Search - Centaur

Author: John Updike
In a small Pennsylvania town in the late 1940s, schoolteacher George Caldwell yearns to find some meaning in his life. Alone with his teenage son for three days in a blizzard, Caldwell sees his son grow and change as he himself begins to lost touch with his life. Interwoven with the myth of Chiron, the noblest centaur, and his own relationship t...  more »
ISBN-13: 9780449912164
ISBN-10: 0449912167
Publication Date: 8/27/1996
Pages: 320
  • Currently 4.2/5 Stars.

4.2 stars, based on 5 ratings
Publisher: Ballantine Books
Book Type: Paperback
Members Wishing: 0
Reviews: Member | Amazon | Write a Review
Read All 1 Book Reviews of "Centaur"

Please Log in to Rate these Book Reviews

reviewed Centaur on + 62 more book reviews
Review/Synopsis from customer David G. Phillips:
The Greek mythology interspersed throughout this book is a small but seemingly important factor. The protagonist, Caldwell/Chiron is a teacher of high school students in 1940s East Coast. Caldwell is an obsequious and self-hating man that feels totally inadequate in life - however, he is a goodhearted man that means well. Caldwell, like the famous centaur, Chiron, is a noble teacher that lacks the command and respect that a good person deserves. The book starts with Caldwell being shot in the foot with an arrow that one of his students shot into his foot (the same way in which Chiron is killed in Greek mythology.) Caldwell and his son Peter/Prometheus are connected for a three-day period after car trouble and a blizzard. The book is mostly narrated from Peter's viewpoint, and you sense the boy/students frustration with his father/teacher and his lack of self-esteem.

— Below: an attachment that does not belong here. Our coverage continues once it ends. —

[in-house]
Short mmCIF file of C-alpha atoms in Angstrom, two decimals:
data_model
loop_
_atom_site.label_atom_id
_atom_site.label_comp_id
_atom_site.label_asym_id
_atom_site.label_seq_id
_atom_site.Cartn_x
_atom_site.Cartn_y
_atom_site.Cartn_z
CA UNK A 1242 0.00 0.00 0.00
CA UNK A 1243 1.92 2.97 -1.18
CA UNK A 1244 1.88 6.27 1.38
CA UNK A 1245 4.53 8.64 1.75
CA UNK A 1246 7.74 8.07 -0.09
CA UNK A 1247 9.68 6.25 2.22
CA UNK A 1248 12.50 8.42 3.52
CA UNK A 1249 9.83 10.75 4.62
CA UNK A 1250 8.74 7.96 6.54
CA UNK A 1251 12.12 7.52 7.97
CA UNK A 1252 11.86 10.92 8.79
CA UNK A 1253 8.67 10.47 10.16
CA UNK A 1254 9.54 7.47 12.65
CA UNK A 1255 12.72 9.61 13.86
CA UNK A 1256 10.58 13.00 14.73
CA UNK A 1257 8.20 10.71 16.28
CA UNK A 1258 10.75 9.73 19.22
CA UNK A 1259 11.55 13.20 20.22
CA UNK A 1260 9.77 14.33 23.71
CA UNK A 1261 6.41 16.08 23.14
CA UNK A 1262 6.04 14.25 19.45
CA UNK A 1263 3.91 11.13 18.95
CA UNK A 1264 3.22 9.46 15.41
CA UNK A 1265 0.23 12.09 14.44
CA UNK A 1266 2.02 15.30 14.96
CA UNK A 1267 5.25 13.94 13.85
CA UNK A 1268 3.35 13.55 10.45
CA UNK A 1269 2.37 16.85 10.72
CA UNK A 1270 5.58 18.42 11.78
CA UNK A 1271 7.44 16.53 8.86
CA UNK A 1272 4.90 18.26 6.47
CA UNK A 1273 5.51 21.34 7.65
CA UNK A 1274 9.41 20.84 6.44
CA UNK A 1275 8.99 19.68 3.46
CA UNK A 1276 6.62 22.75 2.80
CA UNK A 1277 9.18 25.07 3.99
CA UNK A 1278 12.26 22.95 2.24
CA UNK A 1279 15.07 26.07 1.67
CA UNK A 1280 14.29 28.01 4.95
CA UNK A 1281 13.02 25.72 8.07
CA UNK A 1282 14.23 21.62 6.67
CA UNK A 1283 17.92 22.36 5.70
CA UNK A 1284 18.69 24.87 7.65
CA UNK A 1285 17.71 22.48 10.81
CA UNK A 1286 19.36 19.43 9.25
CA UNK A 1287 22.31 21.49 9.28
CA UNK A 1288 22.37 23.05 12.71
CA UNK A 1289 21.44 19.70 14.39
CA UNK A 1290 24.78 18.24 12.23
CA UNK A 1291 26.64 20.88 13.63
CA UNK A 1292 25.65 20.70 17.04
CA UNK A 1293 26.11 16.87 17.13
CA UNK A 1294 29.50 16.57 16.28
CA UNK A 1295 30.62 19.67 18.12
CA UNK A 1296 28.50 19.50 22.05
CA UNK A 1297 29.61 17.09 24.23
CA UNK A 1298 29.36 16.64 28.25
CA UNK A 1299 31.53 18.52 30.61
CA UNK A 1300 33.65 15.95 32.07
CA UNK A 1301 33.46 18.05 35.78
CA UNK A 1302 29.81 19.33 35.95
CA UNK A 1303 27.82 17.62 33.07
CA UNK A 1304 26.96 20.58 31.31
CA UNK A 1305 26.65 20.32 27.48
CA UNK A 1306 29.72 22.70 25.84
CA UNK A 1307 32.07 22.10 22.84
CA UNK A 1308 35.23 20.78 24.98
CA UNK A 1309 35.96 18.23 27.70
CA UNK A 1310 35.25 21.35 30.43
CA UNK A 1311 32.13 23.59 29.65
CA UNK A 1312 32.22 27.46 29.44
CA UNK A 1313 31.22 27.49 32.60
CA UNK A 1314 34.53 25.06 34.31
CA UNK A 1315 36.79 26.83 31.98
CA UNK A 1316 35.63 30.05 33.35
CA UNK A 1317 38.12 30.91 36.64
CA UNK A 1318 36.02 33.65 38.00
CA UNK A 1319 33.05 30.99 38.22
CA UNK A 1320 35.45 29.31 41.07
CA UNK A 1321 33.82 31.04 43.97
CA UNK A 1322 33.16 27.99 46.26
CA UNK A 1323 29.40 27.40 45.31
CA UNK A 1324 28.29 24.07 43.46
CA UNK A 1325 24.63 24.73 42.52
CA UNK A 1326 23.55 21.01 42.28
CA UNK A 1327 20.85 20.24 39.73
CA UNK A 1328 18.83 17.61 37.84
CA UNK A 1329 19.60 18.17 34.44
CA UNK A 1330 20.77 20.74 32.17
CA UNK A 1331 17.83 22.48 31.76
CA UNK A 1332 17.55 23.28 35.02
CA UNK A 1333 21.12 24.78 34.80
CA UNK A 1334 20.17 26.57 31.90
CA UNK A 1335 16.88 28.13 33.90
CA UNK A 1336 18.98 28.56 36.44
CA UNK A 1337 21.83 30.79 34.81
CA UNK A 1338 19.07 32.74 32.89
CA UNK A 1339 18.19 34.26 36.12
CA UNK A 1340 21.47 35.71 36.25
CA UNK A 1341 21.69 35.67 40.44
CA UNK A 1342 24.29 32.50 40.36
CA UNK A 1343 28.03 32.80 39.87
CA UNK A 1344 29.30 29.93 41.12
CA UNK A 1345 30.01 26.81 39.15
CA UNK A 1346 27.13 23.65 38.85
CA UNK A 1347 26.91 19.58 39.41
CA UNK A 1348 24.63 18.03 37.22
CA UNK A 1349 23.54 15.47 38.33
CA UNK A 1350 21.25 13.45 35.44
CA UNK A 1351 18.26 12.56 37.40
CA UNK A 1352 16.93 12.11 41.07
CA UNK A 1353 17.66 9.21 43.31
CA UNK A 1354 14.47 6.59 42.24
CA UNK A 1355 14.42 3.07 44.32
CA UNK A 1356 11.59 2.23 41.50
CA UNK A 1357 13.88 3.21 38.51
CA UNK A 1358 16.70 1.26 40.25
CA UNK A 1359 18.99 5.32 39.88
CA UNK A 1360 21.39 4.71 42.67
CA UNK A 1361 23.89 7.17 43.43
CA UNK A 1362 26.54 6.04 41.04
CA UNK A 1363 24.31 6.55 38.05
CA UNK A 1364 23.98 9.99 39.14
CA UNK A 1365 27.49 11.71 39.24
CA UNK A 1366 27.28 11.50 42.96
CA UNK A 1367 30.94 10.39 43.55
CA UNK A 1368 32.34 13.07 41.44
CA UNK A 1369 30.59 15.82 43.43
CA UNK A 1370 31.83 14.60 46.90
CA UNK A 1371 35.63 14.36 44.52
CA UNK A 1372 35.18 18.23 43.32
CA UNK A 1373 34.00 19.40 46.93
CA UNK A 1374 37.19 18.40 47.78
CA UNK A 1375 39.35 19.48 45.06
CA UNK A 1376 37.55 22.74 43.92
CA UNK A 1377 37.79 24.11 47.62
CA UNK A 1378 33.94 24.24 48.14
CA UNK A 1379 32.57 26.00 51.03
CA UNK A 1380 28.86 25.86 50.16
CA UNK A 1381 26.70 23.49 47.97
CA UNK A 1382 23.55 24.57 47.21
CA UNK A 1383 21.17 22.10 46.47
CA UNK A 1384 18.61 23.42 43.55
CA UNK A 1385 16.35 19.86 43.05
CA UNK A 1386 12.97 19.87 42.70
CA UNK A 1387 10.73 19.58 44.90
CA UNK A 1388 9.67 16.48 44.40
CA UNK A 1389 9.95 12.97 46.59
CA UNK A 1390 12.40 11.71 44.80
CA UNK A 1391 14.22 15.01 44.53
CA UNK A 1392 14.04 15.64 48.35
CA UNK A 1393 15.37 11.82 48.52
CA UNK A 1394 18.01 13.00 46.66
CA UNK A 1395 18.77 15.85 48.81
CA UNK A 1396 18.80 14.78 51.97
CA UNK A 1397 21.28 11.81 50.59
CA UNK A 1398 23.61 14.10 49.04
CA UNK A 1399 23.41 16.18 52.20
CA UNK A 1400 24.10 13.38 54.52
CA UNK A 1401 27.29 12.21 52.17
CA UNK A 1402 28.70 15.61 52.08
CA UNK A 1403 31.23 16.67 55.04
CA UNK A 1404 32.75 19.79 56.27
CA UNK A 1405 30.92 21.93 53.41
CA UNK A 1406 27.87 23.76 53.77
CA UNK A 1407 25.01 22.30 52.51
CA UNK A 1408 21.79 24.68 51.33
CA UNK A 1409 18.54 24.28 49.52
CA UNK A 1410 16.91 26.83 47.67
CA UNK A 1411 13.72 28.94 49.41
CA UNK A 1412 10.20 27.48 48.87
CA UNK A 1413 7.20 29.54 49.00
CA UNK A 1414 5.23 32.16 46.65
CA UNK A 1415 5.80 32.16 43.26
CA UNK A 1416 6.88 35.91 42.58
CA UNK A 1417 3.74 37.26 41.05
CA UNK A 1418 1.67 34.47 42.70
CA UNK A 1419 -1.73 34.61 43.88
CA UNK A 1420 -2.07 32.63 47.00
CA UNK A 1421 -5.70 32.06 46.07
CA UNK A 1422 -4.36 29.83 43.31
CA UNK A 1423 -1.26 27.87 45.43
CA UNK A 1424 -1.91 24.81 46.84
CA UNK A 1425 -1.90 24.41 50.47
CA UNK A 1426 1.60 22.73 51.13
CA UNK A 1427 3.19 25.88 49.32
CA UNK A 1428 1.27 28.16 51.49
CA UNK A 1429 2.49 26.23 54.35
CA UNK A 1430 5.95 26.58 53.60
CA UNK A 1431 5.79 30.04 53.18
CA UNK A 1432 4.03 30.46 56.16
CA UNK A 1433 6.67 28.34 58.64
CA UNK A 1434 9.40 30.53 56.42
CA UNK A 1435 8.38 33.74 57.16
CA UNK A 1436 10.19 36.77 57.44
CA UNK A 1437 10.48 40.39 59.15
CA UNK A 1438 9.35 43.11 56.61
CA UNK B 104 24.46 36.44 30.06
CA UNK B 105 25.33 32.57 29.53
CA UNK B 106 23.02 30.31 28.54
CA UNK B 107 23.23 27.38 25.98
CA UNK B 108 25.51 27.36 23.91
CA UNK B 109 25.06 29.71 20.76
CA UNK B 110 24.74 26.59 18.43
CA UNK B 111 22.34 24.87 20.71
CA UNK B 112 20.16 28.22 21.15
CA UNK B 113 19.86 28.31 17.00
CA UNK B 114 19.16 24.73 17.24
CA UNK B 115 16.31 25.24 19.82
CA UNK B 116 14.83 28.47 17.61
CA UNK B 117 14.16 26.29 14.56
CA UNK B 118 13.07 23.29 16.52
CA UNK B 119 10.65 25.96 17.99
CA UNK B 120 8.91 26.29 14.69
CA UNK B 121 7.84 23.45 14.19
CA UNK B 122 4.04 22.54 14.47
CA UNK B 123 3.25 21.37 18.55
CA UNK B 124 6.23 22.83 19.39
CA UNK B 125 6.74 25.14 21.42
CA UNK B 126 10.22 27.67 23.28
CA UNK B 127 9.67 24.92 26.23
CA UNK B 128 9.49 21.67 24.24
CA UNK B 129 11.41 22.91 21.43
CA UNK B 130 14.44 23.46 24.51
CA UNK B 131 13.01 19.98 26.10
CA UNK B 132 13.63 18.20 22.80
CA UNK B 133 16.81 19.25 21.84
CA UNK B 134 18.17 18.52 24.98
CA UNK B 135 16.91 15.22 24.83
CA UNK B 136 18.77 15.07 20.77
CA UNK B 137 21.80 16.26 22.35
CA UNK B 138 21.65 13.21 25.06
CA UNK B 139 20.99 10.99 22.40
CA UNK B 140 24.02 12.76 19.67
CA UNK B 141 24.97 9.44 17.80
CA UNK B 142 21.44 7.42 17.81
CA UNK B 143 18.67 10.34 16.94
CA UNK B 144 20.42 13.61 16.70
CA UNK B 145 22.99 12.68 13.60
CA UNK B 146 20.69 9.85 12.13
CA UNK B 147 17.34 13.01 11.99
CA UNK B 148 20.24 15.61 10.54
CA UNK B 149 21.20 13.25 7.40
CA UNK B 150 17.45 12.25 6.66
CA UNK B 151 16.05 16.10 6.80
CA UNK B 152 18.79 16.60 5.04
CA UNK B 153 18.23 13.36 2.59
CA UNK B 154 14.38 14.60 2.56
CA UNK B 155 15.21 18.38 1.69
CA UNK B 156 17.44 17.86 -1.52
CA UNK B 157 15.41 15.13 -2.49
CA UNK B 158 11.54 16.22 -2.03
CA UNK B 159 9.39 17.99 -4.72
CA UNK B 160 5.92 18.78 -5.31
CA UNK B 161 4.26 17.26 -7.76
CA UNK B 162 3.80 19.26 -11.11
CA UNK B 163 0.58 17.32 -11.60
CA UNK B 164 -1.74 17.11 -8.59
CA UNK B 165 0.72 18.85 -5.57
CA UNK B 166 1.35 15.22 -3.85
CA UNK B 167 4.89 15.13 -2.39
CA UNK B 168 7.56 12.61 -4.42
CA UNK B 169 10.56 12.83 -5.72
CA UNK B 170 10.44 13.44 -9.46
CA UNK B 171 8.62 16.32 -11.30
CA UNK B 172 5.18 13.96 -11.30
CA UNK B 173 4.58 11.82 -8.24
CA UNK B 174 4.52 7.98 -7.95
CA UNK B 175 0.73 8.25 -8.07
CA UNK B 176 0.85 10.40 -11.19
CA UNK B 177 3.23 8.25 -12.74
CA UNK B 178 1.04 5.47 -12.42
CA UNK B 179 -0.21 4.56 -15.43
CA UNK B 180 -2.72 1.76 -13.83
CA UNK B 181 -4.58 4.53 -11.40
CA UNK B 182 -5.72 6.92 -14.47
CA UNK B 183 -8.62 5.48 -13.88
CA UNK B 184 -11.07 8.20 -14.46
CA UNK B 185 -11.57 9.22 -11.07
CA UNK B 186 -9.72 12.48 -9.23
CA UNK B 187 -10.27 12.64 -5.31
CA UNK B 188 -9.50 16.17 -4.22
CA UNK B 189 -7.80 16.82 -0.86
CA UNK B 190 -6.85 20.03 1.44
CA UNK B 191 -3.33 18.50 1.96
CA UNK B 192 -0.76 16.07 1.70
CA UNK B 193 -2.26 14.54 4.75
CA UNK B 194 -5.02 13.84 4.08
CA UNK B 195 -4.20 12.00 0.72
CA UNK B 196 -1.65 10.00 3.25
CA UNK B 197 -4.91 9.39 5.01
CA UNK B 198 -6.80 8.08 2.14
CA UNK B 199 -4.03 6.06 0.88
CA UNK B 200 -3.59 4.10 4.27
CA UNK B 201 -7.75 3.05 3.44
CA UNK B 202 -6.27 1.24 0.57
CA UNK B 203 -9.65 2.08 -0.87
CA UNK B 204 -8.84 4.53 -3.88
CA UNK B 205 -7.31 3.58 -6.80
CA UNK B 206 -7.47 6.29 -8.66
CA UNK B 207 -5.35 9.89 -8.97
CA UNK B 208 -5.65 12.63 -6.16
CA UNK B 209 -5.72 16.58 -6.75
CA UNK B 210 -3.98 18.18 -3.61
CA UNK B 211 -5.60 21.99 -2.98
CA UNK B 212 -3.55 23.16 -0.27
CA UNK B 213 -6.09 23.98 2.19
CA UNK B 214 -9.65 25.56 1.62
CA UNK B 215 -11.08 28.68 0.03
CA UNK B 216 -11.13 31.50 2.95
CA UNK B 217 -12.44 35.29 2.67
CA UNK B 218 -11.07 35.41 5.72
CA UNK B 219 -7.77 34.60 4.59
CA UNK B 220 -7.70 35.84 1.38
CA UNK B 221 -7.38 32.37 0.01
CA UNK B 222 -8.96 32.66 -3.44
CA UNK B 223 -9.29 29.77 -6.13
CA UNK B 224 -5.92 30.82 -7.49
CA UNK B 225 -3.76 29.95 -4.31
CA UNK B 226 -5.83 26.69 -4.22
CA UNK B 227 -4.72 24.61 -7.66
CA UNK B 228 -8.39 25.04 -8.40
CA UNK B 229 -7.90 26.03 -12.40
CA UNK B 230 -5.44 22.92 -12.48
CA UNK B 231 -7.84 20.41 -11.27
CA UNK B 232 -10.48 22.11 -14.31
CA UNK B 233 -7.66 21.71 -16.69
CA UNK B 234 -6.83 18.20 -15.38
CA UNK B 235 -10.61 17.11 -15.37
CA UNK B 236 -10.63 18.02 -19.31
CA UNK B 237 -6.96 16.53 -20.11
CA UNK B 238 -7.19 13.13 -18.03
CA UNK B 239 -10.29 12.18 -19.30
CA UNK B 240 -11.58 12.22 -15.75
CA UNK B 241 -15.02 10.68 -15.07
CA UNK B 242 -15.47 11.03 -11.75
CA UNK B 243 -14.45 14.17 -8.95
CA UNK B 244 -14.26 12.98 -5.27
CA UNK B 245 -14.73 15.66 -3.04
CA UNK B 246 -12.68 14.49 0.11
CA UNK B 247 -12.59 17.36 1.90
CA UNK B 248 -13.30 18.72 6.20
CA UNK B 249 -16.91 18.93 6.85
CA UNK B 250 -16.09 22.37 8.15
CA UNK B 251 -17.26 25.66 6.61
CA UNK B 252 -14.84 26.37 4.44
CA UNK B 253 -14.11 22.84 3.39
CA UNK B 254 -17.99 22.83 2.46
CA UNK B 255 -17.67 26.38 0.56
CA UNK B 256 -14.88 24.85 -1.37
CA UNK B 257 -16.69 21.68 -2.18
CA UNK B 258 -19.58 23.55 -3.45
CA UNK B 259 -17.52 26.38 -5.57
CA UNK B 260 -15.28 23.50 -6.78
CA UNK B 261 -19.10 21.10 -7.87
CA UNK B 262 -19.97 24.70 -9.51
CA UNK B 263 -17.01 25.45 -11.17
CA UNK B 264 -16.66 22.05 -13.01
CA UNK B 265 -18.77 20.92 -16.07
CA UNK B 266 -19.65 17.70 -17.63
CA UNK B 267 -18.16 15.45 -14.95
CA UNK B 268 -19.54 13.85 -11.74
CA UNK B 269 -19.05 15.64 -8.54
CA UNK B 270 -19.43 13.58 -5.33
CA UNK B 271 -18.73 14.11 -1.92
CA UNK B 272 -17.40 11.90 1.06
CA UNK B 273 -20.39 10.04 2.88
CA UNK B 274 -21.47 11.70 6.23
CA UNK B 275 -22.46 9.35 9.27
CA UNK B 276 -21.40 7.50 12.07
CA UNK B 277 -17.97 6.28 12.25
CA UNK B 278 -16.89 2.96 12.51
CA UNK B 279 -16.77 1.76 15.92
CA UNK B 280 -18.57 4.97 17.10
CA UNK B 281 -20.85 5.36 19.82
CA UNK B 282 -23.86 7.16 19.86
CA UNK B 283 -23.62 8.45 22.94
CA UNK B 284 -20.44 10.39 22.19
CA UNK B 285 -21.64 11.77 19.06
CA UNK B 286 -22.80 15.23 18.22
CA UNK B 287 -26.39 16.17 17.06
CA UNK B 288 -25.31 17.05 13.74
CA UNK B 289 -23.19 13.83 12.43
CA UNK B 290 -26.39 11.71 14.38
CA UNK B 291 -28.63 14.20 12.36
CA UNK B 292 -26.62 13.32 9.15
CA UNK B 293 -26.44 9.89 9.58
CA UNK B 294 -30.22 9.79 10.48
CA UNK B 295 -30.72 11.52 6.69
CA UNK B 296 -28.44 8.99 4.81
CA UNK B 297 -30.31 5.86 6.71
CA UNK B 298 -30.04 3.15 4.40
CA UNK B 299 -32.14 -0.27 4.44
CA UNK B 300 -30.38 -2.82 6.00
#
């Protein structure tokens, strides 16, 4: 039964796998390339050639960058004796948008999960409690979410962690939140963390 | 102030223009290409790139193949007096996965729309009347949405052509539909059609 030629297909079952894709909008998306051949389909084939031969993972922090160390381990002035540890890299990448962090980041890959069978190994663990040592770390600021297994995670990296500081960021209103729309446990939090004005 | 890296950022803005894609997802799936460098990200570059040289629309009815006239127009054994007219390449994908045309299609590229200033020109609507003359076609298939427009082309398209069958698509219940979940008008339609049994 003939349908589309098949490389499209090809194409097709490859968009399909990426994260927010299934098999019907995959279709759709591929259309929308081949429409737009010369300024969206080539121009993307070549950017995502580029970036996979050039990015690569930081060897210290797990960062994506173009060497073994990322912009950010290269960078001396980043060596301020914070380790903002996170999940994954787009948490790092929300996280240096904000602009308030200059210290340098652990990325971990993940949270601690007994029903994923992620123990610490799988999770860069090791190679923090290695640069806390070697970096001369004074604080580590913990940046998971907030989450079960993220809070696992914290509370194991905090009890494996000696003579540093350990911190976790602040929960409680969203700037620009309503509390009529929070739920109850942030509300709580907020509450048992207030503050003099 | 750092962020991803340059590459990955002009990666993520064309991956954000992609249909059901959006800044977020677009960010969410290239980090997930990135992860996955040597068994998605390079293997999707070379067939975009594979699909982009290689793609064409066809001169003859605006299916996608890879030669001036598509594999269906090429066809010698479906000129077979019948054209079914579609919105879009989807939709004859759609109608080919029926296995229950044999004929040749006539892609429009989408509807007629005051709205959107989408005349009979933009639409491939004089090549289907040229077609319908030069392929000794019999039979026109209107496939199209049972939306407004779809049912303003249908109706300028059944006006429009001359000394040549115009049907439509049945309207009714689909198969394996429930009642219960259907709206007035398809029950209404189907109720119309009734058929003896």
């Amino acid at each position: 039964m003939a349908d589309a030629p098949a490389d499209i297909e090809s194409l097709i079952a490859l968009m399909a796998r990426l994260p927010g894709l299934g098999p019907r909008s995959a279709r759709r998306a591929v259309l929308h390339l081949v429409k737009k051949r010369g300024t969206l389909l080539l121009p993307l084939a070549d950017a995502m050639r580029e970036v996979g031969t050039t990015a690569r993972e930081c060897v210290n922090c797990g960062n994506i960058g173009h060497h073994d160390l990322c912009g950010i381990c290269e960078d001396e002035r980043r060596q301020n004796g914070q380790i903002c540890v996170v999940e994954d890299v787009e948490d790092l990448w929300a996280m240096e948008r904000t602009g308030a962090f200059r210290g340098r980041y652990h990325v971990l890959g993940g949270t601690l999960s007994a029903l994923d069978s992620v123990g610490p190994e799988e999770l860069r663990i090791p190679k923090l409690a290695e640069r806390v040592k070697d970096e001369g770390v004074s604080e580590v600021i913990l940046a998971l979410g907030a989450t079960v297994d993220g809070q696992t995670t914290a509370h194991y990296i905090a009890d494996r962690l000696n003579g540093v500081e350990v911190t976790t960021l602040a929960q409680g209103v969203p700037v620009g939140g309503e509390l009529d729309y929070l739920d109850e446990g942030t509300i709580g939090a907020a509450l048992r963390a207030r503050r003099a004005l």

Peter dotes over his father during this bonding period, as his father prepares for death and his lack of will to live. Symbolically I believe that the father figure is immortal in a son's eyes, and just as Chiron prepares for death as an immortal, the father figure must also prepare for a type of death when the son comes of age as a young adult. The story slowly evolves to being a modern day metaphor of the Chiron legend.

I wish I knew more about Greek mythology to truly appreciate this book. Even though my amateurish knowledge limited my understanding of the symbolism, I still truly enjoyed the book and Updike's incredible ability to write. I recommend the book and also recommend having a basic understanding of the Chiron legend to really appreciate the book.


I really, really enjoyed this novel. Updike has got such a poetic writing style - I didn't anticipate it being a memorable book while I read it, but now I'll walk around and ask a question and immediately think to myself, "That's the sort of thing George Caldwell would say." The book just gets inside you and takes root, touching you near without even letting you realize it.